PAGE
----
“Cast your nets, wanderers! Try me with your questions, and let the contest begin.”
—Blaine the Mono, to Roland and the Ka-Tet, at the end of The Waste Lands
Welcome to A Read of The Dark Tower series. Join me each week as I, Constant Reader, tackle the magnum opus of Stephen King’s career for the first time. If you want to discuss in general terms or talk about these first sections, join me by commenting here.
When we last left our young ka-tet, Roland and Susan had given in to their attraction, Cuthbert and Alain were worried about Roland’s ability to tend to business, the Big Coffin Hunters were reunited, and Aunt Cord had grown suspicious of Susan’s sudden good humor.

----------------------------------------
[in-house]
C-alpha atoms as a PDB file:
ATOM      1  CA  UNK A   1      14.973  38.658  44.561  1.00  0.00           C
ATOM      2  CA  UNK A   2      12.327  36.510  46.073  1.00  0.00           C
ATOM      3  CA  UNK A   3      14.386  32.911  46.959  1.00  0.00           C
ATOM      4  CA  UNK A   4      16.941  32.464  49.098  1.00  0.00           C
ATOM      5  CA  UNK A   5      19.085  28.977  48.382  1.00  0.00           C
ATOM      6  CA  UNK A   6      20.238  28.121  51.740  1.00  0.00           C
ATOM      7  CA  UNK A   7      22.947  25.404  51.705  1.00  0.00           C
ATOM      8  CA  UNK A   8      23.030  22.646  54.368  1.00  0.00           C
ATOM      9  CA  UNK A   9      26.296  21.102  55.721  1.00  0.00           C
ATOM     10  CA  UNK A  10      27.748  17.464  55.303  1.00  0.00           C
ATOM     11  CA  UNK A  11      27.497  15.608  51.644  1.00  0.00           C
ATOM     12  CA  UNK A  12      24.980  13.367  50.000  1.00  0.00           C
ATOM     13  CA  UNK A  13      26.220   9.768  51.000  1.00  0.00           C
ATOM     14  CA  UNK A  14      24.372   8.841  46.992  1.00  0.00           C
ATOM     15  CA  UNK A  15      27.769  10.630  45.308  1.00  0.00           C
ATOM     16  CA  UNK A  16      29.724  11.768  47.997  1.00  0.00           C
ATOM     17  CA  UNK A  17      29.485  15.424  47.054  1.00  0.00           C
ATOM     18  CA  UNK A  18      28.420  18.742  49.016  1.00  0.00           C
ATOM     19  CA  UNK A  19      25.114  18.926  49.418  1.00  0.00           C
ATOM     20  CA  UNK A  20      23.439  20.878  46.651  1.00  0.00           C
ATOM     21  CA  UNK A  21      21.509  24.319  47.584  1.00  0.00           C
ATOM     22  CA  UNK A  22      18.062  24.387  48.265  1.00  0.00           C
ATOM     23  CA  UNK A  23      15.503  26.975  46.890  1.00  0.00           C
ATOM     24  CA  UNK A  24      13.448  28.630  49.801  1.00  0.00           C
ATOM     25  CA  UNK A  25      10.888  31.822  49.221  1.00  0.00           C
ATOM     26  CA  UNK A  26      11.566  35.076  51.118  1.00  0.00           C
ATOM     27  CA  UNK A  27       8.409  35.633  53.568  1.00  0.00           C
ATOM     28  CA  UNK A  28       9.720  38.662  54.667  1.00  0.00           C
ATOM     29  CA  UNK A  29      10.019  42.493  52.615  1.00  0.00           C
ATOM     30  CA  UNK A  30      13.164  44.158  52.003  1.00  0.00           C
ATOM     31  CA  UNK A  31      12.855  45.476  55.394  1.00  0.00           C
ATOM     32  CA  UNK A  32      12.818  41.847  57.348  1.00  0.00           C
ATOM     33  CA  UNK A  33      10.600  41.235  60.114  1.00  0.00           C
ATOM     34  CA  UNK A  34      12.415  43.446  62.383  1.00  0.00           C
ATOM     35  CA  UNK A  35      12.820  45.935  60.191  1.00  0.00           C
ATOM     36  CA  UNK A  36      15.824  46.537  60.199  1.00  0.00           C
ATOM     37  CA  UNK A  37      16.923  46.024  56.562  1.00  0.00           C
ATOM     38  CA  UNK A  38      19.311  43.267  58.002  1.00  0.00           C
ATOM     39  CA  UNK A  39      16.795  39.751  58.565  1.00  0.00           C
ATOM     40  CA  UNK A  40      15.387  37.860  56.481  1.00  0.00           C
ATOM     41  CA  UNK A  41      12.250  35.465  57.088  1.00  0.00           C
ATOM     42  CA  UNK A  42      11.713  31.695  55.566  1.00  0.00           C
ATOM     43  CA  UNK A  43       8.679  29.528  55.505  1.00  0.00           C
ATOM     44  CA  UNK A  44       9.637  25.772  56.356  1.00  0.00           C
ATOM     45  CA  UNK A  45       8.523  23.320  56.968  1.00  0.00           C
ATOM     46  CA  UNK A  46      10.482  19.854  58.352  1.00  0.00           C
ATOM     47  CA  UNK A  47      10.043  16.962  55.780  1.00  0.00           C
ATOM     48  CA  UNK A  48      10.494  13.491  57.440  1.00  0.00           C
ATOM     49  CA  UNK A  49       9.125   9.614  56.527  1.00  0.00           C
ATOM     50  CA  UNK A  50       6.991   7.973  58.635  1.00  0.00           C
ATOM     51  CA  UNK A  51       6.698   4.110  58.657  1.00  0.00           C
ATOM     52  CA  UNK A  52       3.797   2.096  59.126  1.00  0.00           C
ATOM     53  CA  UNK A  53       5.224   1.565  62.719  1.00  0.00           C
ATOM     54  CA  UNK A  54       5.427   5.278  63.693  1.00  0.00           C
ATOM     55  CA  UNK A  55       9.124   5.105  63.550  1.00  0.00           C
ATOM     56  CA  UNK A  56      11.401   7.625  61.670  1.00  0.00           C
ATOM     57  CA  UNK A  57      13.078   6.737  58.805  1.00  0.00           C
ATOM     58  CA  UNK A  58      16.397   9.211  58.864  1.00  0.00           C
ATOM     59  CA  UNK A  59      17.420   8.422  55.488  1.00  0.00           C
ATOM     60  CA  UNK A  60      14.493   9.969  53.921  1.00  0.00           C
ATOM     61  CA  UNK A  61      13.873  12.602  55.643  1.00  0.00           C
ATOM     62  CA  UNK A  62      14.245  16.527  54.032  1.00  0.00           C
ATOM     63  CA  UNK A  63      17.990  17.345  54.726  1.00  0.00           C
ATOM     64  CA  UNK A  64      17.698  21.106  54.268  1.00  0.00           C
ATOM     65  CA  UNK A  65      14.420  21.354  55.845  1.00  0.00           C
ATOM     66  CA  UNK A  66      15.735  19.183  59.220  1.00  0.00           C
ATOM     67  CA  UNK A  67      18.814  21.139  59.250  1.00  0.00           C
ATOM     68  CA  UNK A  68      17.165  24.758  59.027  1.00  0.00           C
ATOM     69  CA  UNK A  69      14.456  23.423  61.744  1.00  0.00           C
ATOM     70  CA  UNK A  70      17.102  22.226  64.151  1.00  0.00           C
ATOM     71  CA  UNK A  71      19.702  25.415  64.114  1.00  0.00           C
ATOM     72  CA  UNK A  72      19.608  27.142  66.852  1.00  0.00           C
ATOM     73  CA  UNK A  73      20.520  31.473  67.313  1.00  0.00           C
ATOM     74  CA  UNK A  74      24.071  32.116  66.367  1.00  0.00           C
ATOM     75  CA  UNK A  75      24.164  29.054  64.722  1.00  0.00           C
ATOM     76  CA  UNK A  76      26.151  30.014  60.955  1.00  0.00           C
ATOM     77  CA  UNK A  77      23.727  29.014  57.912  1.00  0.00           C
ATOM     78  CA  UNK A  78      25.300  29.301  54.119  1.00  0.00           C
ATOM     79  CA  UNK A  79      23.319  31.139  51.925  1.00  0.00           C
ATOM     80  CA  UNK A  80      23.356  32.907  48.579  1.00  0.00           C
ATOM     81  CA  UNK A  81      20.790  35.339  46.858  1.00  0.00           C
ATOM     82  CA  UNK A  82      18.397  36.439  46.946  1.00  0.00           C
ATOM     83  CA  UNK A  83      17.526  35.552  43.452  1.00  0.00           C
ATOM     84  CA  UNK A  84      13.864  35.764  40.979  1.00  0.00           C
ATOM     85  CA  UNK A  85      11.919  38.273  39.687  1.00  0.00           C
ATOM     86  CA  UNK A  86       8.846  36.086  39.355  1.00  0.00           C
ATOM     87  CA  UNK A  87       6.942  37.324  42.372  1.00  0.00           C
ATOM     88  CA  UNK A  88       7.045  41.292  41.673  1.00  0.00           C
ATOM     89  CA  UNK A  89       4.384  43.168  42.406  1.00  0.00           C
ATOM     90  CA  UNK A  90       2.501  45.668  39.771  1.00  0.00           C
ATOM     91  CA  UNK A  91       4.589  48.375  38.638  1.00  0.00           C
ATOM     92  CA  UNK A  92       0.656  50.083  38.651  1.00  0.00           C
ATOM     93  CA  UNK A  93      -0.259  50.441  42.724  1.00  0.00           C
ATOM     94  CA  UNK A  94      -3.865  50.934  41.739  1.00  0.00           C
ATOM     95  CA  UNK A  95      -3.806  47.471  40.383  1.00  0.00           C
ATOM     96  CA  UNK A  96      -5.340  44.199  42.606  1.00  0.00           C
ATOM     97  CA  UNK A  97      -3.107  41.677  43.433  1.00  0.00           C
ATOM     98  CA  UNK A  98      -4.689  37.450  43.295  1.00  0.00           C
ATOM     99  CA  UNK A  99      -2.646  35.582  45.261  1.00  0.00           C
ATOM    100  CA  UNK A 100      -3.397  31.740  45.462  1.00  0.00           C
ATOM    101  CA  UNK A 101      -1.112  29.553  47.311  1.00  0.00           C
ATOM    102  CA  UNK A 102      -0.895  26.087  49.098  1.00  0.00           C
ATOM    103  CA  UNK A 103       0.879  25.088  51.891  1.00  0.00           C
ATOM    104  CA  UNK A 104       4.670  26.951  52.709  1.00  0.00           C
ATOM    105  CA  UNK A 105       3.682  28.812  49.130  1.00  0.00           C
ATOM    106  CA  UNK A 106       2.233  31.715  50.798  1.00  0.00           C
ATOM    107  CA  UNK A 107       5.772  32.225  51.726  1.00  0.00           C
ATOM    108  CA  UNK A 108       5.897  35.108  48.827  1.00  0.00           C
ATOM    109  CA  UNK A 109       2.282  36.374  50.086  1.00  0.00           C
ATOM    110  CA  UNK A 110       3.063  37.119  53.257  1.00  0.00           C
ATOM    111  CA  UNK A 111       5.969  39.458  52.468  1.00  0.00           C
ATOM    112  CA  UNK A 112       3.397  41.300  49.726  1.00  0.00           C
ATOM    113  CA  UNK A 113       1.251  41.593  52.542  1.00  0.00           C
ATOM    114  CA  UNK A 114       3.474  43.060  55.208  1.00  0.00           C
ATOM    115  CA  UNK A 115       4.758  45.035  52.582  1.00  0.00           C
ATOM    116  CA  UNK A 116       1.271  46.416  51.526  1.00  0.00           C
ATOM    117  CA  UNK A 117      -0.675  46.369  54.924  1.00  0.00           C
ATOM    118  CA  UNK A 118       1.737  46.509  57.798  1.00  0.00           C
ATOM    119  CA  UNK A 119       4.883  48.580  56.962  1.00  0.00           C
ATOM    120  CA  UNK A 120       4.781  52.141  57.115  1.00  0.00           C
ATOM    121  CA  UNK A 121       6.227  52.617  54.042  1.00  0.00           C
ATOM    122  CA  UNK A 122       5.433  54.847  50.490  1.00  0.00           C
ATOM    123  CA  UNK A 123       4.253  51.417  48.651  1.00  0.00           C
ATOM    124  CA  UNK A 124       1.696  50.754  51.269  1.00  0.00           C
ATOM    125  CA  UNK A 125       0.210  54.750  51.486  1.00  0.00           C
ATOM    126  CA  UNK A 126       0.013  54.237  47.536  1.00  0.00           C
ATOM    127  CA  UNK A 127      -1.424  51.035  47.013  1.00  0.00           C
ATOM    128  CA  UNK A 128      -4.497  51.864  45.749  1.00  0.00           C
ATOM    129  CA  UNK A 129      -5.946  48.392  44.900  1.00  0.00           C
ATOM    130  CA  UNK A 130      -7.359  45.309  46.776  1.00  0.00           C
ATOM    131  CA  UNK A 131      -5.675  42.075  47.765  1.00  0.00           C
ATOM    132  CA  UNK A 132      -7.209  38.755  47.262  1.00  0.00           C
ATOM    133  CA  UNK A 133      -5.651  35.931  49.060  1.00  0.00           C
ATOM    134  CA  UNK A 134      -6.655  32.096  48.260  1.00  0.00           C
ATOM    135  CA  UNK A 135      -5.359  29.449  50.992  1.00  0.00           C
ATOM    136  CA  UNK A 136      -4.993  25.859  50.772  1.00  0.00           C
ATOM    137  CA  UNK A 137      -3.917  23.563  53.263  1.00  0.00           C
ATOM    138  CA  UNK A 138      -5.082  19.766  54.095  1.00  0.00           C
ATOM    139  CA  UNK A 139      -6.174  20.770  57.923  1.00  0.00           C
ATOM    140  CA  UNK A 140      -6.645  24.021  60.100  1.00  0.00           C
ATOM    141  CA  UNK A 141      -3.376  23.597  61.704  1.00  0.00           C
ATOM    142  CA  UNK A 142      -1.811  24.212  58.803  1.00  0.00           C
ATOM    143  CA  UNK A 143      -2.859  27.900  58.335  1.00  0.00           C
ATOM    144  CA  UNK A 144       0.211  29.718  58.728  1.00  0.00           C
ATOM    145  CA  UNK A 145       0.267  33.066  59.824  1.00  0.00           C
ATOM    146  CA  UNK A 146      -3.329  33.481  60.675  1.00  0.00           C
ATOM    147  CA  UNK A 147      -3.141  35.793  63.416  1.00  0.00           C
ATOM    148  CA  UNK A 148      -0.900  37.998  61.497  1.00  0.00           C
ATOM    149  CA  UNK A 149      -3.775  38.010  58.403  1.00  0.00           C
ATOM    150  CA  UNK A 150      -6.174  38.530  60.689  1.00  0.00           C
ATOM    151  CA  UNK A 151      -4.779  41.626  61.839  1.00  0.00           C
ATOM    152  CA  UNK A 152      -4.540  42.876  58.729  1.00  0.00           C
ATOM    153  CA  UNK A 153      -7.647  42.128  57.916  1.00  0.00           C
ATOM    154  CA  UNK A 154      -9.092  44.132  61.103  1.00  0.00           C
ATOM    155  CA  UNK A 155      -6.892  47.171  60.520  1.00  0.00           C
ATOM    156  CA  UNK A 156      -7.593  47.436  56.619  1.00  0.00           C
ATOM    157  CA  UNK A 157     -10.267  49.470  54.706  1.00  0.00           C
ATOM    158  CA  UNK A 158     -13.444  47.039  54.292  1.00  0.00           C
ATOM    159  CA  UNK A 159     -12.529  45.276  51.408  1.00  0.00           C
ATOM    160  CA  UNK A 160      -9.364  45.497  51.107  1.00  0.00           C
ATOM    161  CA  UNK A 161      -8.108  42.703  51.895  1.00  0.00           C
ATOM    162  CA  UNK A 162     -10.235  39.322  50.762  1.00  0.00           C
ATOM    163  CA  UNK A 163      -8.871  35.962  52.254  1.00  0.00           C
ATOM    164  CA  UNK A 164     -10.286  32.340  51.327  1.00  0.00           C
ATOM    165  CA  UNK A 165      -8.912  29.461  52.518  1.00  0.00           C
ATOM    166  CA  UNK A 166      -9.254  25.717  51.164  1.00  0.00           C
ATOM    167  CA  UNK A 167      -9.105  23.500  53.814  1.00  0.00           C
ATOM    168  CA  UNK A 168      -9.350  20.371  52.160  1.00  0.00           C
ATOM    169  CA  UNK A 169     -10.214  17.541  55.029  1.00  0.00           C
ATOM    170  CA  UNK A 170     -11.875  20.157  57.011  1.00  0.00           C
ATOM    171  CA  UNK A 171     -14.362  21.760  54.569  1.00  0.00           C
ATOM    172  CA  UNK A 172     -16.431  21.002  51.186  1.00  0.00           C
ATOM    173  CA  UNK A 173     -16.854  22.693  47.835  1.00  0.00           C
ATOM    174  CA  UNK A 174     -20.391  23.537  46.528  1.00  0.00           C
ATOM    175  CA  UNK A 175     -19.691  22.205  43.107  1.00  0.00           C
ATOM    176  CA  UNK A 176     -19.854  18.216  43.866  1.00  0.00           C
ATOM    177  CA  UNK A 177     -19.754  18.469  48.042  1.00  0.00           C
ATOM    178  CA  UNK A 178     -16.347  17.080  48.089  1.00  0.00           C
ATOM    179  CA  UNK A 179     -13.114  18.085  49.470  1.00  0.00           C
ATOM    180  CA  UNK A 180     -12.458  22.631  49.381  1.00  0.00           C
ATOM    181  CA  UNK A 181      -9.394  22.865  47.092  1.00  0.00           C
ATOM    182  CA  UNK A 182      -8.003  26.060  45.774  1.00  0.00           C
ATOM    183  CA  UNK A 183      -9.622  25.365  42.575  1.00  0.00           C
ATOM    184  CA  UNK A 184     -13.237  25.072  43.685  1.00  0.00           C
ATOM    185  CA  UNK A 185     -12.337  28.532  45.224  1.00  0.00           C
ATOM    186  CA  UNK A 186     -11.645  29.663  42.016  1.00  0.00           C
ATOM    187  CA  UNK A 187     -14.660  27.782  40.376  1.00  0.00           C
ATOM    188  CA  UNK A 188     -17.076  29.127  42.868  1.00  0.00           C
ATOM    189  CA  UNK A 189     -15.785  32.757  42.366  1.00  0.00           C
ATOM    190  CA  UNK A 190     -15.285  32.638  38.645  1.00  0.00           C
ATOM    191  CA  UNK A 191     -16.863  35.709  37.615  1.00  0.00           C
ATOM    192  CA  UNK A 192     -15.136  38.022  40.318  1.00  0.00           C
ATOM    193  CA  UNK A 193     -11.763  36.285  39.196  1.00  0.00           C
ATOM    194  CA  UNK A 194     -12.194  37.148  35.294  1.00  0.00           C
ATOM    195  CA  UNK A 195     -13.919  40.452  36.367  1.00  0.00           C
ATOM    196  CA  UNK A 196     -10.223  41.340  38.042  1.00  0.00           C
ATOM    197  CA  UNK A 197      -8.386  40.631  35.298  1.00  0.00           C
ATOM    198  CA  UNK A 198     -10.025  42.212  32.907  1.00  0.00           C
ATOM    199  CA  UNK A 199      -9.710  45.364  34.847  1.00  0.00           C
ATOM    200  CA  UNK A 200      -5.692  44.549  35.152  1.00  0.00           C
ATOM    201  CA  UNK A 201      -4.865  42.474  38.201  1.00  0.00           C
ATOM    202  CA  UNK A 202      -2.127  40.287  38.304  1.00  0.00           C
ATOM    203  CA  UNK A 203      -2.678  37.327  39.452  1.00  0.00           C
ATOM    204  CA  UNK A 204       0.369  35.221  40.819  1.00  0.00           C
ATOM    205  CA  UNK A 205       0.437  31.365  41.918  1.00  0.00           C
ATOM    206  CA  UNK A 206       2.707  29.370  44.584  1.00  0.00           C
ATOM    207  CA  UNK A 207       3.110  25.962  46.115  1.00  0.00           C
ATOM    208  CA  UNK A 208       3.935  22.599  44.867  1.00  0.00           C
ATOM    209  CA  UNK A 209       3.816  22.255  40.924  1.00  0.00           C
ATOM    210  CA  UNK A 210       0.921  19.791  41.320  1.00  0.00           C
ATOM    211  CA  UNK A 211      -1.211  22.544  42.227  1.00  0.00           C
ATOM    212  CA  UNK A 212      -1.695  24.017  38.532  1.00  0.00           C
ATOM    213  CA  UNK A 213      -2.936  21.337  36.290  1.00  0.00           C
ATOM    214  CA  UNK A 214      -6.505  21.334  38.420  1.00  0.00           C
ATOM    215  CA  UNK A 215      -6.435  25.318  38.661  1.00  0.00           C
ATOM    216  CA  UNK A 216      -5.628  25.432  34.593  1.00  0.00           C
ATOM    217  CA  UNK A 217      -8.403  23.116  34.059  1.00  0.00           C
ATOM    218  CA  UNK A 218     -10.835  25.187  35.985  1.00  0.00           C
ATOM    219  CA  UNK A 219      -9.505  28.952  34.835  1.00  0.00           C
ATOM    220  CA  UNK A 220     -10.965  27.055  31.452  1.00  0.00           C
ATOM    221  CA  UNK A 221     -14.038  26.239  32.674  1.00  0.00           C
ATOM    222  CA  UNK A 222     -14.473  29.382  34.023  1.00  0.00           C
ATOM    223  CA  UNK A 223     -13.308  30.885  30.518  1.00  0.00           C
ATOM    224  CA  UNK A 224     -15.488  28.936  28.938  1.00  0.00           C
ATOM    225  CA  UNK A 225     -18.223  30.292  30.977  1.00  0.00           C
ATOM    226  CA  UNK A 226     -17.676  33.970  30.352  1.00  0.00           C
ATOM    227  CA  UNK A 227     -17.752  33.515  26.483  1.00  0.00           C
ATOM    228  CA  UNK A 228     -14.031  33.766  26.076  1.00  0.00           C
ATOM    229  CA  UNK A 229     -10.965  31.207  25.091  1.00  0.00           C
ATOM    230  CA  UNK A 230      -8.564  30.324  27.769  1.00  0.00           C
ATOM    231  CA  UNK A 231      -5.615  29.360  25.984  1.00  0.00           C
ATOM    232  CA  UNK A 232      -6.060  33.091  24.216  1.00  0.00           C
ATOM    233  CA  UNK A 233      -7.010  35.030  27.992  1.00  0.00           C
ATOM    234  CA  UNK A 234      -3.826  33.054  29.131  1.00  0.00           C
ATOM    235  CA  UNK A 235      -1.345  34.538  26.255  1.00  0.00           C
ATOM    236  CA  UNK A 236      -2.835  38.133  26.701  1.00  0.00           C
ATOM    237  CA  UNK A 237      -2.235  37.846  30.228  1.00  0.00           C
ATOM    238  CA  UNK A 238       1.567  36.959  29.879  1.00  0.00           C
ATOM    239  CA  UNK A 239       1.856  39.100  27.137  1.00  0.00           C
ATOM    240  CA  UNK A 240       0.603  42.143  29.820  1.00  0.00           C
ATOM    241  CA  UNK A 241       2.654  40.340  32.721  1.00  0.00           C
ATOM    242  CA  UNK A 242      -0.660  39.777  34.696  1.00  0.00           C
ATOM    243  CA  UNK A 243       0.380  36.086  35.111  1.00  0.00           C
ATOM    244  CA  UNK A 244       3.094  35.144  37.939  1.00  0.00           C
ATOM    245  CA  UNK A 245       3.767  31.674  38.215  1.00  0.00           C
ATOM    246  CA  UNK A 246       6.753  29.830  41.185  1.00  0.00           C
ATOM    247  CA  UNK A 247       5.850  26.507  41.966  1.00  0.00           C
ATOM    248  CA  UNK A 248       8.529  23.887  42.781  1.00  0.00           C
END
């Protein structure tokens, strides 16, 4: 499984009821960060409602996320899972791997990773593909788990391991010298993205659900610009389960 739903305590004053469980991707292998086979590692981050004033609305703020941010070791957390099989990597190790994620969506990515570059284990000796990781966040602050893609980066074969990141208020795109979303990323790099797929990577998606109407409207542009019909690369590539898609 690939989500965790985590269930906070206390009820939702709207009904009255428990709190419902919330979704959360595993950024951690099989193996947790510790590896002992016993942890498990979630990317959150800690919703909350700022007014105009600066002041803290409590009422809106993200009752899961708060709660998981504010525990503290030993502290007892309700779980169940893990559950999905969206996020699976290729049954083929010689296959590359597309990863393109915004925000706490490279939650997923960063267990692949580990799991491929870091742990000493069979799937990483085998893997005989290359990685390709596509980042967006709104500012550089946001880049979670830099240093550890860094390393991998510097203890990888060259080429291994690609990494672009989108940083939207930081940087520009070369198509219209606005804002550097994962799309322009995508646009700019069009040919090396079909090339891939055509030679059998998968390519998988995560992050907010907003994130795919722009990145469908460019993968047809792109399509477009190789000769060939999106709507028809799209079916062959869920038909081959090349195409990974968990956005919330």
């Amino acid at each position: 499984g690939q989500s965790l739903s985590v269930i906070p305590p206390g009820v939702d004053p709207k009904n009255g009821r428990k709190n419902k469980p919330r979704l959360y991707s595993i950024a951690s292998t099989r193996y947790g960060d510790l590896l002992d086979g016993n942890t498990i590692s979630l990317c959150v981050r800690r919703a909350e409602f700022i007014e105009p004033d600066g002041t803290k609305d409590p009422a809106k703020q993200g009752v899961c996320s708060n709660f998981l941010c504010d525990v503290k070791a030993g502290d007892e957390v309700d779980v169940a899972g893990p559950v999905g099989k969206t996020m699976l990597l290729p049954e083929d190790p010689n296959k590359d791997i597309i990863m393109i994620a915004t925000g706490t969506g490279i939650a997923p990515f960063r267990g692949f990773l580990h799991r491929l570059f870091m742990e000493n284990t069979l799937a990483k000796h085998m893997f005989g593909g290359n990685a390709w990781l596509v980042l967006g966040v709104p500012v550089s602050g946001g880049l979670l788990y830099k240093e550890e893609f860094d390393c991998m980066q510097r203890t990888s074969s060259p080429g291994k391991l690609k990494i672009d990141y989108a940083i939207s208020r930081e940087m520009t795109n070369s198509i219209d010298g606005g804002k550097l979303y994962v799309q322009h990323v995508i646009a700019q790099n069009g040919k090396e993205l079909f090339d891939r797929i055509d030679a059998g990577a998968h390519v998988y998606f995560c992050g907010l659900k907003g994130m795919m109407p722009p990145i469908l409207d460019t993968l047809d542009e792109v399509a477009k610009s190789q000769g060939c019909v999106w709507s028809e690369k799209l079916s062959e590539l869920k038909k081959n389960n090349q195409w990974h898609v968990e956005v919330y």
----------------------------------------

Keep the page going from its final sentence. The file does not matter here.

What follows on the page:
Wizard and Glass, “Interlude: Kansas, Somewhere, Somewhen
We’re jerked back to the present—well, to some version of Kansas—where our other ka-tet is still gathered around the fire in a night that must have lasted forever. The thinny is still whining nearby. “Roland,” Eddie asks, “How can you know every corner of this story?”
“I don’t think that’s what you really want to know, Eddie,” Roland answers—which annoys Eddie, because, as usual, Roland is right. What he really wants to know is how long Roland has been talking. He isn’t tired, nor are the others, but his impression is that Ro has been talking “for days.”
“Time is different here,” Roland says. “Not all nights are the same length just recently.”